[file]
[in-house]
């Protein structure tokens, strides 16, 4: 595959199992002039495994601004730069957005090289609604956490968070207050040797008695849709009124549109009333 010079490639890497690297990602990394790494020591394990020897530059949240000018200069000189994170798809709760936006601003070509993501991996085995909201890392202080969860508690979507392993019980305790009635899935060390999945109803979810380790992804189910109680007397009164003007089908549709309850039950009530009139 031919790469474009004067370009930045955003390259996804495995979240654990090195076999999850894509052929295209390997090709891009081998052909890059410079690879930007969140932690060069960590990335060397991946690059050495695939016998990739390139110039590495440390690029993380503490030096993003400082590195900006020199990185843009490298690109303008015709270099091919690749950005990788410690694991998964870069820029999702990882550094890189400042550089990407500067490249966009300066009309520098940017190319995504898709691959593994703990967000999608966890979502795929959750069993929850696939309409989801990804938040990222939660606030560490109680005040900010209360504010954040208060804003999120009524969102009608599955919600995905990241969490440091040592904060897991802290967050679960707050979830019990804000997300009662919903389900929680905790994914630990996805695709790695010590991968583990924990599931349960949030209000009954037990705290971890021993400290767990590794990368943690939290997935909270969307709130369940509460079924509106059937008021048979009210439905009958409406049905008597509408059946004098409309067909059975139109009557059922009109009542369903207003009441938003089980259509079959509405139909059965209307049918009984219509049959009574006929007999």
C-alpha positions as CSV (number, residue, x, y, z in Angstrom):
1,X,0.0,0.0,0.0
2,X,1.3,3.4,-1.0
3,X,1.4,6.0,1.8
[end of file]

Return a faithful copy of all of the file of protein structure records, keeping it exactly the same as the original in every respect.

[in-house]
């Protein structure tokens, strides 16, 4: 595959199992002039495994601004730069957005090289609604956490968070207050040797008695849709009124549109009333 010079490639890497690297990602990394790494020591394990020897530059949240000018200069000189994170798809709760936006601003070509993501991996085995909201890392202080969860508690979507392993019980305790009635899935060390999945109803979810380790992804189910109680007397009164003007089908549709309850039950009530009139 031919790469474009004067370009930045955003390259996804495995979240654990090195076999999850894509052929295209390997090709891009081998052909890059410079690879930007969140932690060069960590990335060397991946690059050495695939016998990739390139110039590495440390690029993380503490030096993003400082590195900006020199990185843009490298690109303008015709270099091919690749950005990788410690694991998964870069820029999702990882550094890189400042550089990407500067490249966009300066009309520098940017190319995504898709691959593994703990967000999608966890979502795929959750069993929850696939309409989801990804938040990222939660606030560490109680005040900010209360504010954040208060804003999120009524969102009608599955919600995905990241969490440091040592904060897991802290967050679960707050979830019990804000997300009662919903389900929680905790994914630990996805695709790695010590991968583990924990599931349960949030209000009954037990705290971890021993400290767990590794990368943690939290997935909270969307709130369940509460079924509106059937008021048979009210439905009958409406049905008597509408059946004098409309067909059975139109009557059922009109009542369903207003009441938003089980259509079959509405139909059965209307049918009984219509049959009574006929007999």
C-alpha positions as CSV (number, residue, x, y, z in Angstrom):
1,X,0.0,0.0,0.0
2,X,1.3,3.4,-1.0
3,X,1.4,6.0,1.8